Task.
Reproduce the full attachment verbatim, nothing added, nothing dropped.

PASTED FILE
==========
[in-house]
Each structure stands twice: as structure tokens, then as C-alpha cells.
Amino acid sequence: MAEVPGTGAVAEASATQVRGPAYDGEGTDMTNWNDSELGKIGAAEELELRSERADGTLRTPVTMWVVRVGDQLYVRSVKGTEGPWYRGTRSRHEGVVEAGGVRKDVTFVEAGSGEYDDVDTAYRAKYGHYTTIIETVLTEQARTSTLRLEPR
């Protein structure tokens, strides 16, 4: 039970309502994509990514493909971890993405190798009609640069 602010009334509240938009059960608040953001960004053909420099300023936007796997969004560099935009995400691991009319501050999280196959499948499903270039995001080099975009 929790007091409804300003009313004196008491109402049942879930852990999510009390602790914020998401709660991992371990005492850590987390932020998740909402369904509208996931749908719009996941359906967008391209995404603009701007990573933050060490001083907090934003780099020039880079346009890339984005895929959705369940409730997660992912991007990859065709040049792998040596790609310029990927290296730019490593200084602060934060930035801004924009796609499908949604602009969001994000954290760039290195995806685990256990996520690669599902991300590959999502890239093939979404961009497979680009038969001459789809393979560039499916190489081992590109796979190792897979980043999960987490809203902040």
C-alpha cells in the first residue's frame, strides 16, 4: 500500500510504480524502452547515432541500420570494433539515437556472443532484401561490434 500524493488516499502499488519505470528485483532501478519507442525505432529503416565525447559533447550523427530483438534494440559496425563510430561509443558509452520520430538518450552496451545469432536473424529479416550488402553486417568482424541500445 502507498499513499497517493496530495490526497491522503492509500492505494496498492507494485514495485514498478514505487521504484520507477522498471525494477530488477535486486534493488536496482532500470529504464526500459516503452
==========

[in-house]
Each structure stands twice: as structure tokens, then as C-alpha cells.
Amino acid sequence: MAEVPGTGAVAEASATQVRGPAYDGEGTDMTNWNDSELGKIGAAEELELRSERADGTLRTPVTMWVVRVGDQLYVRSVKGTEGPWYRGTRSRHEGVVEAGGVRKDVTFVEAGSGEYDDVDTAYRAKYGHYTTIIETVLTEQARTSTLRLEPR
């Protein structure tokens, strides 16, 4: 039970309502994509990514493909971890993405190798009609640069 602010009334509240938009059960608040953001960004053909420099300023936007796997969004560099935009995400691991009319501050999280196959499948499903270039995001080099975009 929790007091409804300003009313004196008491109402049942879930852990999510009390602790914020998401709660991992371990005492850590987390932020998740909402369904509208996931749908719009996941359906967008391209995404603009701007990573933050060490001083907090934003780099020039880079346009890339984005895929959705369940409730997660992912991007990859065709040049792998040596790609310029990927290296730019490593200084602060934060930035801004924009796609499908949604602009969001994000954290760039290195995806685990256990996520690669599902991300590959999502890239093939979404961009497979680009038969001459789809393979560039499916190489081992590109796979190792897979980043999960987490809203902040």
C-alpha cells in the first residue's frame, strides 16, 4: 500500500510504480524502452547515432541500420570494433539515437556472443532484401561490434 500524493488516499502499488519505470528485483532501478519507442525505432529503416565525447559533447550523427530483438534494440559496425563510430561509443558509452520520430538518450552496451545469432536473424529479416550488402553486417568482424541500445 502507498499513499497517493496530495490526497491522503492509500492505494496498492507494485514495485514498478514505487521504484520507477522498471525494477530488477535486486534493488536496482532500470529504464526500459516503452